Yet his planned trilogy of medium-length films about “the people of the streets”, the “only true, consistent, unaffected people in the world, for whom every morning brings the same question: how to preserve what is essential to themselves”, as he himself put it, was unable to be completed. Following Le Franc (1994), an arch, fragmented comedy about the travails of a lottery winner trying to get his prize, Diop Mambéty died prematurely, at the age of 53, in Paris while editing La Petite Vendeuse de Soleil, a joyful work of profound humanism that promised another new turn in a career cut tragically short. While elements of all his films have their origins in different parts of the Western (film) canon, Diop Mambéty was very much focused on reconfiguring them for the African context to create a cinema all of his own, which may be one reason for the lasting resonance of his work. To return to his own words, “one has to choose between engaging in stylistic research or the mere recording of facts. I feel that a filmmaker must go beyond the recording of facts. Moreover, I believe that Africans, in particular, must reinvent cinema. It will be a difficult task because our viewing audience is used to a specific film language, but a choice has to be made: either one is very popular and one talks to people in a simple and plain manner, or else one searches for an African film language that would exclude chattering and focus more on how to make use of visuals and sounds.”
Mati Diop was born in Paris in 1982 and first received attention as an actress, making her screen debut in 35 Shots of Rum by Claire Denis. Following some self-funded video work, she went on to attend Le Fresnoy and completed her first short Atlantiques (2009) there, which went on to win the Tiger Award at the Rotterdam International Film Festival. Centred on a group of young Senegalese, discussing their hopes of crossing the sea in search of a better life and expressing a desire for change, this assured debut already exhibits one of the same constants that runs through Diop’s entire oeuvre, including the aforementioned Mille Soleils and Big in Vietnam (2011): the political situation of those not usually given a voice, the fates and feelings of characters in (economically-dictated) transit, the mechanisms of their desire and the way in which their identities are shaped by this state of transit. Her cinema is one of constant movement, whether physical, emotional, and even fantastical or imagined. Between documentary and fiction, the concrete and the spectral, Diop's films always capture a particular state of fragility, the twilight of a setting sun, waiting for another to be born.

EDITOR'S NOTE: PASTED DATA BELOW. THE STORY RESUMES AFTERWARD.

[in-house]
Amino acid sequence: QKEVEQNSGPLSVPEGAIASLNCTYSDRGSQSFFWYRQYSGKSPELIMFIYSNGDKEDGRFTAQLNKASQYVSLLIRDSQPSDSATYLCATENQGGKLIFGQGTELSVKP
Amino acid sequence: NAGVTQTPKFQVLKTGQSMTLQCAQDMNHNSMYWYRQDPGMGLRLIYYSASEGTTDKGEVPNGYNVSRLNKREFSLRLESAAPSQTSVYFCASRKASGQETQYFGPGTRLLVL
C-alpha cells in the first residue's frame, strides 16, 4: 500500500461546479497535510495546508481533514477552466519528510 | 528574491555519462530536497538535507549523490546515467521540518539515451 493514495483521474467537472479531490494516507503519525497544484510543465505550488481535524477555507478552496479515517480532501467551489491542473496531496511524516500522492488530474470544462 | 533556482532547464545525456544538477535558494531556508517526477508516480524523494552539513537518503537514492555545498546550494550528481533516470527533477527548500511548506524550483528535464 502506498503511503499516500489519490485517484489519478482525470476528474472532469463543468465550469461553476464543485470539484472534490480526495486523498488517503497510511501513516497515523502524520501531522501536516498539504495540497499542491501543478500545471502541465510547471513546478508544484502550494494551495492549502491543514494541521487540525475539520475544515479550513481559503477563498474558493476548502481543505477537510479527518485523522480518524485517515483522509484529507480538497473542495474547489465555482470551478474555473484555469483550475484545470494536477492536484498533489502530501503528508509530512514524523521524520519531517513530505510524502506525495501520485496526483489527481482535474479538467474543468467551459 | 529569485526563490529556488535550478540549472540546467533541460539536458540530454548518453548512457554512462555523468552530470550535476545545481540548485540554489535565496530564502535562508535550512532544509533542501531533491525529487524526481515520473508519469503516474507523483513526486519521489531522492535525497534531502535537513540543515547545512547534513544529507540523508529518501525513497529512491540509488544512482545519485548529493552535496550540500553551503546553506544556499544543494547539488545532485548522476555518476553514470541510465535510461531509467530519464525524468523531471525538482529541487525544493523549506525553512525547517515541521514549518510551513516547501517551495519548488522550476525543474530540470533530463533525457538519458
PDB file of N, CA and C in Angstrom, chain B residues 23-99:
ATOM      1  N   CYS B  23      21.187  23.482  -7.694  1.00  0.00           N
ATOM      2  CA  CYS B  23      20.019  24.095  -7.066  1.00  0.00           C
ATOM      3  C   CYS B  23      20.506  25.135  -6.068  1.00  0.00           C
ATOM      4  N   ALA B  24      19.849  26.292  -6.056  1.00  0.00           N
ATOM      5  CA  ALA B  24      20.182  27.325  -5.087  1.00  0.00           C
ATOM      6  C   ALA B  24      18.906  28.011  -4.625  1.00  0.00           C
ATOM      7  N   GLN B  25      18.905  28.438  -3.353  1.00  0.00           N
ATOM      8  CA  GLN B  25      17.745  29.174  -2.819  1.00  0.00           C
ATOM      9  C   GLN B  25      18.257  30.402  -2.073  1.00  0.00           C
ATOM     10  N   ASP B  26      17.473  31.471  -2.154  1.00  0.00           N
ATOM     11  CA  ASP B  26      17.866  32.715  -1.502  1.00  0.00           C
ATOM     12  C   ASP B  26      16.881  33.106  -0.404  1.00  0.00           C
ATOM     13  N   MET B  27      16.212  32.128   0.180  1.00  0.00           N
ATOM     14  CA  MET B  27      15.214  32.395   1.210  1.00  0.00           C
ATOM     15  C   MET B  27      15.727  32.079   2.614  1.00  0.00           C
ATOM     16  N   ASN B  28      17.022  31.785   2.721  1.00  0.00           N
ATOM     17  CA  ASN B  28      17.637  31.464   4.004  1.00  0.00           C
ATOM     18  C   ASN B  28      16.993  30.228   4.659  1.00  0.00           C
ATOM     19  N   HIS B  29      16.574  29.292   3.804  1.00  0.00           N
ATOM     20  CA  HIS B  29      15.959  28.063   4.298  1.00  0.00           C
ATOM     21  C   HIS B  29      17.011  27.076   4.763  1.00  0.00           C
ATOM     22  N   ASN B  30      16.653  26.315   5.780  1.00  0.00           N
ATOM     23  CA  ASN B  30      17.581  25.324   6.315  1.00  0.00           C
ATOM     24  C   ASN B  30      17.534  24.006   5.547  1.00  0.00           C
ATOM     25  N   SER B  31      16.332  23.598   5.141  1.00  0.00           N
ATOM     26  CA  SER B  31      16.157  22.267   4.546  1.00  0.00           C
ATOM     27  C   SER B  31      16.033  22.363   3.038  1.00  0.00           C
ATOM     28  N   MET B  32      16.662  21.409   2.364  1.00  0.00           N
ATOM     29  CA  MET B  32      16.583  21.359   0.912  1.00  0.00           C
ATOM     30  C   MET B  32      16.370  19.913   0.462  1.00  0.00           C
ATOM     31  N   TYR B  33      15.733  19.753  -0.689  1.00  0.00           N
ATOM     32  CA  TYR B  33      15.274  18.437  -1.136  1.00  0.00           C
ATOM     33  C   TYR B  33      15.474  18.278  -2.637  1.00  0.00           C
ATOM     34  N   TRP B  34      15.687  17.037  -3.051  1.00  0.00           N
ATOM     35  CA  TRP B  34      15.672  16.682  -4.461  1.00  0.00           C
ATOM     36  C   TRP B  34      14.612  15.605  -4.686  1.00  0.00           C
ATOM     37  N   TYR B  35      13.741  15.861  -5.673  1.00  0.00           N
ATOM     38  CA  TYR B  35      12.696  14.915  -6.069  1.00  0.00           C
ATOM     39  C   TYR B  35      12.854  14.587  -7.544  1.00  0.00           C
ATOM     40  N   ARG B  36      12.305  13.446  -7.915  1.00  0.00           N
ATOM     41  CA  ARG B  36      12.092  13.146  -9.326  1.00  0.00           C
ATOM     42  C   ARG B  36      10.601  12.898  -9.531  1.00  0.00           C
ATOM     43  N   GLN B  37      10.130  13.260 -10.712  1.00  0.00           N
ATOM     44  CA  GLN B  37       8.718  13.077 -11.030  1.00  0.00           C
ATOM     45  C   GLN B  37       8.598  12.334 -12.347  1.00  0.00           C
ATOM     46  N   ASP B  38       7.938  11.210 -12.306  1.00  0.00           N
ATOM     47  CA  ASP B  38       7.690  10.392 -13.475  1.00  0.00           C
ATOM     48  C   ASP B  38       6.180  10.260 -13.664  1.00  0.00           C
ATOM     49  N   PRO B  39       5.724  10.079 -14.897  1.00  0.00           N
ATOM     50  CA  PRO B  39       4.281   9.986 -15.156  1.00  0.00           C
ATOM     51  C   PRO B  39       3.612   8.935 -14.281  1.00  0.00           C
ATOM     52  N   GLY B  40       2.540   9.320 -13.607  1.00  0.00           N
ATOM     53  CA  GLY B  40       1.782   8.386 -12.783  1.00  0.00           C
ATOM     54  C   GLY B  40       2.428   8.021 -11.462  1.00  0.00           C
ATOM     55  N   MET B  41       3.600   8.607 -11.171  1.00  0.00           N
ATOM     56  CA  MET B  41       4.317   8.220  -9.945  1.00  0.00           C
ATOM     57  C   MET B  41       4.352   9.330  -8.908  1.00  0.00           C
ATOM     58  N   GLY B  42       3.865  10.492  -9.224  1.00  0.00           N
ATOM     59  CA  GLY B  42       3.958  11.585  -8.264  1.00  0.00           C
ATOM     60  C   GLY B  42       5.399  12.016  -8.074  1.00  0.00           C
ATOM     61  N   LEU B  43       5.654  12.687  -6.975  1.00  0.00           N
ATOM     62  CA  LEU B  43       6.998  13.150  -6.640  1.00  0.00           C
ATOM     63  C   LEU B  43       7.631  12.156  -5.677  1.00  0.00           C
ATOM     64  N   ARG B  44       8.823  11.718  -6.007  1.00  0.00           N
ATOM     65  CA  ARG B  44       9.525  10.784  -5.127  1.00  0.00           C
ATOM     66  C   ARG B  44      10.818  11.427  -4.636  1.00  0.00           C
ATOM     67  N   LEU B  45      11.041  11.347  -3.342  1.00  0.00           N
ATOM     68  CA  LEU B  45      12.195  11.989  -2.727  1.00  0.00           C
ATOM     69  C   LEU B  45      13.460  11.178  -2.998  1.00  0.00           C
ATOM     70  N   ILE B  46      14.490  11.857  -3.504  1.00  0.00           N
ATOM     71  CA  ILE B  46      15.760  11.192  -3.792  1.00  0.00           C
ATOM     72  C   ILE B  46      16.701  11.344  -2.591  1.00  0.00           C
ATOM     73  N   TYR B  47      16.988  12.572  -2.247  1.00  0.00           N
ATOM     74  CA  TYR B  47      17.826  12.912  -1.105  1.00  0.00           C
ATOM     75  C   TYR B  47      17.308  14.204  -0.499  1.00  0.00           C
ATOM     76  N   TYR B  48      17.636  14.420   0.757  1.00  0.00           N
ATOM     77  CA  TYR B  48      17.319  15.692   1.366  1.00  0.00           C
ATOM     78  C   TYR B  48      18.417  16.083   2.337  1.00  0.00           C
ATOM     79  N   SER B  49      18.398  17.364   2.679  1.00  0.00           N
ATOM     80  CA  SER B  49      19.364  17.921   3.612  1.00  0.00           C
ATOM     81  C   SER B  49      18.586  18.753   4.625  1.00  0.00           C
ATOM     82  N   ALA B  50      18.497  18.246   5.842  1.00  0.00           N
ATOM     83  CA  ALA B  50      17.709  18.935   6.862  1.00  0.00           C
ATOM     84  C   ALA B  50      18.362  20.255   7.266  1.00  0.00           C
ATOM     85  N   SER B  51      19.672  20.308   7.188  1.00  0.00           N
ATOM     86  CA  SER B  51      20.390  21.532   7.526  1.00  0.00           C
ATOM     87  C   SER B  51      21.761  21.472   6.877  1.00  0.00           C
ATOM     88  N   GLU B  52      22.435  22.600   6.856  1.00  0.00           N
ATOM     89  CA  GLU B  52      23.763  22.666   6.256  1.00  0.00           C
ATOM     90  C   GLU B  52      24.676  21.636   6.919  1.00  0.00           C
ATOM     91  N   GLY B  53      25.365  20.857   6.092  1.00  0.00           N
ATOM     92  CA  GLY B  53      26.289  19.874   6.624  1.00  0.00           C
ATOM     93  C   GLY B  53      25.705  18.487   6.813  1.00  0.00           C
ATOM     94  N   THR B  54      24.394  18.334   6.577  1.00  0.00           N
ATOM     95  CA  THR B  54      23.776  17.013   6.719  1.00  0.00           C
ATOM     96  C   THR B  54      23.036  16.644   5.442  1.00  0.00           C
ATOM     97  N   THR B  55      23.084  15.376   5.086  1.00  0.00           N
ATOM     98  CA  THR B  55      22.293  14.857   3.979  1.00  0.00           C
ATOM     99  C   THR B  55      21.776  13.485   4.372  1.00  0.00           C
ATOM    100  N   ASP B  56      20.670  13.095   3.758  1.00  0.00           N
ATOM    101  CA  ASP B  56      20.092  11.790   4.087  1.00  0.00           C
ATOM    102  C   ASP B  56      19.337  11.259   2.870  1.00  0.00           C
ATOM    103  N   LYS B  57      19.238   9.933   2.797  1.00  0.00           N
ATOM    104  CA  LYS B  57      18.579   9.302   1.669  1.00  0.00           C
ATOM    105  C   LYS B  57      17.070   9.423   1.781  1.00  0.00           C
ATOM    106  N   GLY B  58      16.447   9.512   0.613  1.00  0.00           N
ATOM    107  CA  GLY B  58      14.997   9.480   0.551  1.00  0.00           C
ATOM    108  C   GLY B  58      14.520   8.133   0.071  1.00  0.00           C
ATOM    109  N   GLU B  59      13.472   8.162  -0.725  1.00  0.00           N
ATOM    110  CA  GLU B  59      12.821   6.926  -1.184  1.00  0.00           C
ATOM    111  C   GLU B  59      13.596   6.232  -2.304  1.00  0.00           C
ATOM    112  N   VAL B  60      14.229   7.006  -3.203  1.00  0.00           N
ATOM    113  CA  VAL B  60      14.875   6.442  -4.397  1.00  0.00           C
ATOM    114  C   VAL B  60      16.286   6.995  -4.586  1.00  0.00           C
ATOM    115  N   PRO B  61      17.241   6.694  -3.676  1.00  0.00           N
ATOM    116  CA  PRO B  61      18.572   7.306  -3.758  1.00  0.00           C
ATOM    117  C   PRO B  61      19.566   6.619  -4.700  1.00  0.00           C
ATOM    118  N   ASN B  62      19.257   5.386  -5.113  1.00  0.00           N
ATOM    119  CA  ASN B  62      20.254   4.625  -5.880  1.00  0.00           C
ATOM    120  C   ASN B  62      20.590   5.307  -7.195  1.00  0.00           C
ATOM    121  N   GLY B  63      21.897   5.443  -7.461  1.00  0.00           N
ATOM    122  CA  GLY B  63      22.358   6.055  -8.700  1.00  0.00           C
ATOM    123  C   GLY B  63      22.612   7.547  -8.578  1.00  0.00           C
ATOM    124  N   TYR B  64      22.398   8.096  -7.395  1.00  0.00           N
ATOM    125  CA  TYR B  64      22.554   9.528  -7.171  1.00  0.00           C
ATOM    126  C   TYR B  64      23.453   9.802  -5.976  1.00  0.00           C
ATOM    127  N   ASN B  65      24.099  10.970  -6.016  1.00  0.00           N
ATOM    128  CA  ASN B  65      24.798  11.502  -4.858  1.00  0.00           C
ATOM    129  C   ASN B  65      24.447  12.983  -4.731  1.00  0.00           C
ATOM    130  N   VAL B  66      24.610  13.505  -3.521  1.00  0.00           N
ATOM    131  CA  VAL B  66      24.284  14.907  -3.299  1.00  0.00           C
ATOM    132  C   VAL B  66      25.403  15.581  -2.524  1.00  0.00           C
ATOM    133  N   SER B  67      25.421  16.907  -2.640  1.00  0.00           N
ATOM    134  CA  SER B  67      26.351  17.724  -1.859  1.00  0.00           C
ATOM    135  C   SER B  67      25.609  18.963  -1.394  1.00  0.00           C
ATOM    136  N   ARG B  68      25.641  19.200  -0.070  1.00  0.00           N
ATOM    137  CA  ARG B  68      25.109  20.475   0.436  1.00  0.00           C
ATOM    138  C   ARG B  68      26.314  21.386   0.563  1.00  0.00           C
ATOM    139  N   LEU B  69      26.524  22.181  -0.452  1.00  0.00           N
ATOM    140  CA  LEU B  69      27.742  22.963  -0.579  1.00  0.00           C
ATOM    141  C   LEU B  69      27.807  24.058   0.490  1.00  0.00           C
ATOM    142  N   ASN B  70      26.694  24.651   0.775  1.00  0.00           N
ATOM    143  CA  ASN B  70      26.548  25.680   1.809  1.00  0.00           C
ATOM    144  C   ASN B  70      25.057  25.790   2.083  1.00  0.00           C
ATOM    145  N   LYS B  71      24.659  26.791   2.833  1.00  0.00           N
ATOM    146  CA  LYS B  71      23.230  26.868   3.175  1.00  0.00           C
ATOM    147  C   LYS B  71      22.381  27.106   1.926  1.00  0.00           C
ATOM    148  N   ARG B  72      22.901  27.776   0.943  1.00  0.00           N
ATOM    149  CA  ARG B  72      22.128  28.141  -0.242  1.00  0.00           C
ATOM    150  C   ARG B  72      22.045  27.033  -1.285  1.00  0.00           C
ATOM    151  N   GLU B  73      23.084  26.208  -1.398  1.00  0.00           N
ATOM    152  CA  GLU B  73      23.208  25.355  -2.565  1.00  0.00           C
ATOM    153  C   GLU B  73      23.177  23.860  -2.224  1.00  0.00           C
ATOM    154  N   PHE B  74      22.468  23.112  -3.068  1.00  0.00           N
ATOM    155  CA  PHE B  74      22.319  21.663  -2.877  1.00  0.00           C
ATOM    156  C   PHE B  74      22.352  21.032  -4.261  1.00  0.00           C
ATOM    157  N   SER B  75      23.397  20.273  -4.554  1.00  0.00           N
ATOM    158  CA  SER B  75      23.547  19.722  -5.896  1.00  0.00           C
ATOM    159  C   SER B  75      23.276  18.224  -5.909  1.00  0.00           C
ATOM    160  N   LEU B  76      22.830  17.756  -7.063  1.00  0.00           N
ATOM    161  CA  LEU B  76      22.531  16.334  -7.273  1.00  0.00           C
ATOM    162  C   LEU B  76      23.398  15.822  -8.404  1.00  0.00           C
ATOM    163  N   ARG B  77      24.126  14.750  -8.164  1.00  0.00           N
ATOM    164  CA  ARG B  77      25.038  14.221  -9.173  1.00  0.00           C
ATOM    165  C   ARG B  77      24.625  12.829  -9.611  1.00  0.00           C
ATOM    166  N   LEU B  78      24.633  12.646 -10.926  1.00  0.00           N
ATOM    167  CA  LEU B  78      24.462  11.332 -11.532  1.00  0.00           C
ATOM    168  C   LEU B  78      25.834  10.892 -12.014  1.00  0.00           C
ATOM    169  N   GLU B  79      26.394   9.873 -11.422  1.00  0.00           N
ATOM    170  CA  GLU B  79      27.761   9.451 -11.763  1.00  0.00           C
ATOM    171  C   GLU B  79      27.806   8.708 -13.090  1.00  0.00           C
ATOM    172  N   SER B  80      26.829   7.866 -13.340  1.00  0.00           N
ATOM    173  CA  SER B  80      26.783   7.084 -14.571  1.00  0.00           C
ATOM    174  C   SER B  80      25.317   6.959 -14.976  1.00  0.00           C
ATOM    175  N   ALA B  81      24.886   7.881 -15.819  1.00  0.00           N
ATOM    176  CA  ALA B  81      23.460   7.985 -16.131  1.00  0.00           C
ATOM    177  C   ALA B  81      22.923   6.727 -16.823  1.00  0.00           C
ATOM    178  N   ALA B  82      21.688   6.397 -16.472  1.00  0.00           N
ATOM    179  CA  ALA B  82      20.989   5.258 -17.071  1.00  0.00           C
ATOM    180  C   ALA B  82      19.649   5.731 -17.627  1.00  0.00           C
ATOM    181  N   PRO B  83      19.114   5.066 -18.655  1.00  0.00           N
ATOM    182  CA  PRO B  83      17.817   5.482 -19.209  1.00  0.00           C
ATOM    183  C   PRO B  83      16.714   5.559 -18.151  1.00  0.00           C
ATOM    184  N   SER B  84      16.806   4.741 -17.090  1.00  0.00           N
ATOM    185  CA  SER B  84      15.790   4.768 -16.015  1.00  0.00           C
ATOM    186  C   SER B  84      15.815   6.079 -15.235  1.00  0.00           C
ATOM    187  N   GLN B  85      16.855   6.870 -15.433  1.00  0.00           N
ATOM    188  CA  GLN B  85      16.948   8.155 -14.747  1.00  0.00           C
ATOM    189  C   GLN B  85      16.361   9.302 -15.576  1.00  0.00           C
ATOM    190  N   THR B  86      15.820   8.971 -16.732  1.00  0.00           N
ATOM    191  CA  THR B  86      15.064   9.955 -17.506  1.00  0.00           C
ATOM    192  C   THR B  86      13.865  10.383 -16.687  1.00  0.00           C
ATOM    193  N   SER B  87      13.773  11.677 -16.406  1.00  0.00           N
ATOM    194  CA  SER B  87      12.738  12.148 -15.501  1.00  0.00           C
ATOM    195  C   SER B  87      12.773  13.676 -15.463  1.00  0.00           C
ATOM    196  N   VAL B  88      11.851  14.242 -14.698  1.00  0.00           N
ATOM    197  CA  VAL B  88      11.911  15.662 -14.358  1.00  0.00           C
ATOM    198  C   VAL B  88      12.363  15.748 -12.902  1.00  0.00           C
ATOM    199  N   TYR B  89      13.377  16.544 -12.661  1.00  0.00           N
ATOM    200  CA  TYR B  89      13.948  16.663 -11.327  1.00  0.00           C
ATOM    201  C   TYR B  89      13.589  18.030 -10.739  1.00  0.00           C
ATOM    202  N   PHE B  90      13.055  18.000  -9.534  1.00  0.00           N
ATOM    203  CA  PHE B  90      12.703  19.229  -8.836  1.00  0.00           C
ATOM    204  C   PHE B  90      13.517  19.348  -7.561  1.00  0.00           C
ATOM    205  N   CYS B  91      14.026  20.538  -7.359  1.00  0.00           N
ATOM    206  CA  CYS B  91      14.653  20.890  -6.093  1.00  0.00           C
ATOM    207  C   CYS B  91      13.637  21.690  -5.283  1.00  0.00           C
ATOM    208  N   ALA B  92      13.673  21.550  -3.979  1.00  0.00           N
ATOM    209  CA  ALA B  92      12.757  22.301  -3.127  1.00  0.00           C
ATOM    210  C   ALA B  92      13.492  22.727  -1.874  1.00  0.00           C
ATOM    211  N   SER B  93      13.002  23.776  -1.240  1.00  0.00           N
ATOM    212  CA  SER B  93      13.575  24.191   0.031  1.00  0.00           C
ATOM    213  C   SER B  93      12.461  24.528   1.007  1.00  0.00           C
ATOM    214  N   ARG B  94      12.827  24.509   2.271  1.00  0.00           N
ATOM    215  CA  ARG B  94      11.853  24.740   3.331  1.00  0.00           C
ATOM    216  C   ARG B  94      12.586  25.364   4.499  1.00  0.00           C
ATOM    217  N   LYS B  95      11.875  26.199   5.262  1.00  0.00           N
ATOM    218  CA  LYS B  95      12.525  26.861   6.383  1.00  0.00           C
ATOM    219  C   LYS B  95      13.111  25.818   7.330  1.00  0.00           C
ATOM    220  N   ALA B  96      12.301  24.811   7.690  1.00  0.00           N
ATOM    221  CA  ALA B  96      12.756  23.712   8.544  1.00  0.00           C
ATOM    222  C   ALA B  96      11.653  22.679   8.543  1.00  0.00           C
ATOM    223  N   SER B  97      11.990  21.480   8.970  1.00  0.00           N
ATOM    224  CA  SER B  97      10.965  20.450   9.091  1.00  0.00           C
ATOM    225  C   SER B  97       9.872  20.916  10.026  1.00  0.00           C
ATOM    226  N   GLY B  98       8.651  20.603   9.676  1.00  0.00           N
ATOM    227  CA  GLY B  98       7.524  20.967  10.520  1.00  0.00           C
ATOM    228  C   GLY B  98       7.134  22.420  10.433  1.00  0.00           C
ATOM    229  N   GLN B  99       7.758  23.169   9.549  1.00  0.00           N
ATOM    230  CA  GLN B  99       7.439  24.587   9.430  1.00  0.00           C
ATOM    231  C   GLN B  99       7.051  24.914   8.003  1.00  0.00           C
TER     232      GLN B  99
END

Her celebrated feature-debut Atlantique (2019), which has a degree of overlap with the earlier, similarly titled short, screened in the Cannes Competition and walked off with the Grand Prix, continues this trend, albeit on a bigger canvas and augmented with the suspense and mystery of a ghost story. The continued necessity to talk about Mati Diop being the first Black woman to be nominated for the Palme d’Or would unfortunately suggest that not all that much has changed since her uncle’s time in terms of the visibility of Black cinema. The film’s success on the Croisette and its subsequent high profile sale to Netflix has meant that Diop’s next career step has been even more eagerly awaited, which is why we are proud to also be presenting her most recent work In My Room (2020) in cinemas as part of the series. Made during the Paris lockdown last year, the short aptly functions as a reflection on her own practice as a filmmaker and also marks a return to family biography, this time in the form of recollections on the part of her grandmother.
James Lattimer and Gonzalo de Pedro Amatria